The theory of economic regulation developed by Stigler and expanded by others is sometimes referred to as the Chicago theory of politics. Politicians broker resources, typically transferring them from large, unorganized groups whose individual members have a small stake in the outcome, to well-organized groups whose individual members have a large stake in a political outcome. Voter ignorance and apathy help this process along. There is a tendency for government regulatory bodies to be captured by the interest groups they oversee. Regulation is either enacted to address a market failure and then the regulated industry captures the regulators, or regulation is established in the first place to benefit interest groups. (Chapter 4 of Madmen discusses Stigler along with other key figures in public choice such as James Buchanan and Gordon Tullock).
But then, as Ed and Wayne point out on p. 106 of Madmen, deregulation occurred in a number of industries, a surprise to public choice economists. In my earlier post I discussed some of the reasons why there has been less confidence in the economic theory with respect to the exit of regulation from the political marketplace.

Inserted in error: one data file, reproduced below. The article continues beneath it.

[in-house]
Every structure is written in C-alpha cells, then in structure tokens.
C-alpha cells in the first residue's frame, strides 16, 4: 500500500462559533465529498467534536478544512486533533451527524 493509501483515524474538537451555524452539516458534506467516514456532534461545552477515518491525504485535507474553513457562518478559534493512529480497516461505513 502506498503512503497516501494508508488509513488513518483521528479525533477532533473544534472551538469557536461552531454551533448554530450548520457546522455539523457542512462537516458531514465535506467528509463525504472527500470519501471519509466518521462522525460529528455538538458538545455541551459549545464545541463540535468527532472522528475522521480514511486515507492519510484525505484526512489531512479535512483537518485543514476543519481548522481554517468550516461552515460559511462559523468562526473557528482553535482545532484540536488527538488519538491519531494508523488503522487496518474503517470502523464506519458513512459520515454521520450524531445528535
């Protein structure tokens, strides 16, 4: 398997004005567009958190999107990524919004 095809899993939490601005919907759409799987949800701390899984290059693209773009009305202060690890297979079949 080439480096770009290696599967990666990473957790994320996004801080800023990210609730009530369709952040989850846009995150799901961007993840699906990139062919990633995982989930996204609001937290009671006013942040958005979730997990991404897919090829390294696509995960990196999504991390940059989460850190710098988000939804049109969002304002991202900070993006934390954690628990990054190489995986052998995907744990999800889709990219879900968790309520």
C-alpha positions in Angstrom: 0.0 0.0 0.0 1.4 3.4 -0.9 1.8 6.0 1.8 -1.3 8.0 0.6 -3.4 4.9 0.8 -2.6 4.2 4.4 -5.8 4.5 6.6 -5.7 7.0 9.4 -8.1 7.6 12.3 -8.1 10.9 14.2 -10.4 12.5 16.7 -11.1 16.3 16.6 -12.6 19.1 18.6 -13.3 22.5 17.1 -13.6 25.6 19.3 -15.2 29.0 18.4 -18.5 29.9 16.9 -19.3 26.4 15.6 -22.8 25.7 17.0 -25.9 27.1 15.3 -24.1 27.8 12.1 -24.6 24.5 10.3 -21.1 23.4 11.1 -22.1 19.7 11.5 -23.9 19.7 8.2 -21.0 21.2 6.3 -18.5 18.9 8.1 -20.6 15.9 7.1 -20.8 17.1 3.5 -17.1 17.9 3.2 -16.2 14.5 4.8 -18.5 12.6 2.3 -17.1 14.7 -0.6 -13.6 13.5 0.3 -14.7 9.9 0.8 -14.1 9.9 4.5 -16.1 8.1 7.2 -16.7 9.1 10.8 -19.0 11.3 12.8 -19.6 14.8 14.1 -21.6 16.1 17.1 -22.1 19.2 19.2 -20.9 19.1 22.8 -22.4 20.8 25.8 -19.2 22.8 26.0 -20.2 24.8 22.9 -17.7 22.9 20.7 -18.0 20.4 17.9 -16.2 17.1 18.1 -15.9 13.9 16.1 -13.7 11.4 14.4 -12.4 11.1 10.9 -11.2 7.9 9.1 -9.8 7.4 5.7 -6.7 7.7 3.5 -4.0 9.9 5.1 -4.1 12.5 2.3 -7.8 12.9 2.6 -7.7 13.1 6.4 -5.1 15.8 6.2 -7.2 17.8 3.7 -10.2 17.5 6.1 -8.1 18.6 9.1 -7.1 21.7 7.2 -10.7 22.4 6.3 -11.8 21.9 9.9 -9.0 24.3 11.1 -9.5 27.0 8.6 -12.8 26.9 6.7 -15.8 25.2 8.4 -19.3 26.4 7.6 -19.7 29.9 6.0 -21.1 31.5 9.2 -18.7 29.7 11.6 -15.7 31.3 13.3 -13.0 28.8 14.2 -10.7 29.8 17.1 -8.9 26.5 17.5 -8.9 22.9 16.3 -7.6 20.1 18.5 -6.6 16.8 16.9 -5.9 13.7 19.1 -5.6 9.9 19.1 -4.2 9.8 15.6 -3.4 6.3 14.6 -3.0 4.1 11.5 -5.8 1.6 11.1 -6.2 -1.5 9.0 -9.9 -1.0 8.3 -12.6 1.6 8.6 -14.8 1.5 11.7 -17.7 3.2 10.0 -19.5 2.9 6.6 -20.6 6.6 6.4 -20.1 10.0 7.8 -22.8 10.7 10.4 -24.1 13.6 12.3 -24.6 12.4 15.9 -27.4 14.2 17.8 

In this 1989 Brookings paper, Sam Peltzman, Micheal Levine, and Roger Noll survey the literature and debate some of the key issues regarding the economic theory of politics and how well it explains deregulation. In what he calls Arrow I (after Kenneth Arrow) Roger Noll challenges some of the key assumptions of the Chicago theory of politics, and explains why the Chicago theory of politics may be incomplete. The most salient criticism by Noll in my view is that while political systems are inherently stable—that is, there are institutional constraints that generate “structure-induced equilibrium” such as separation of powers, bicameral legislatures, etc. –a more encompassing economic theory of politics includes not just interest groups but also a role for the political entrepreneur:
“A political entrepreneur is a person who invents a way to undo structure induced stability. He or she discovers how to take advantage of the fundamental instability of majority rule within the constraints imposed by the institutional arrangements designed to induce stability” (p. 51).
Politicians do not act as mere brokers between competing interests. They can creatively pursue their own interests. The concept of the political entrepreneur is key to understanding how ideas fit into an economic framework of political change; the political entrepreneur is a major protagonist in Madmen. A political entrepreneur with the right idea, at the right time, can overcome vested interests and benefit themselves in terms of votes, notoriety, and prestige. This insight helps in understanding how ideas and the incentives to use them must be compatible. Otherwise, ideas have no “efficacy in human affairs.”
In future posts I will discuss more of the literature on deregulation and discuss how the ideas put forth in Madmen contributed to my own work on deregulation.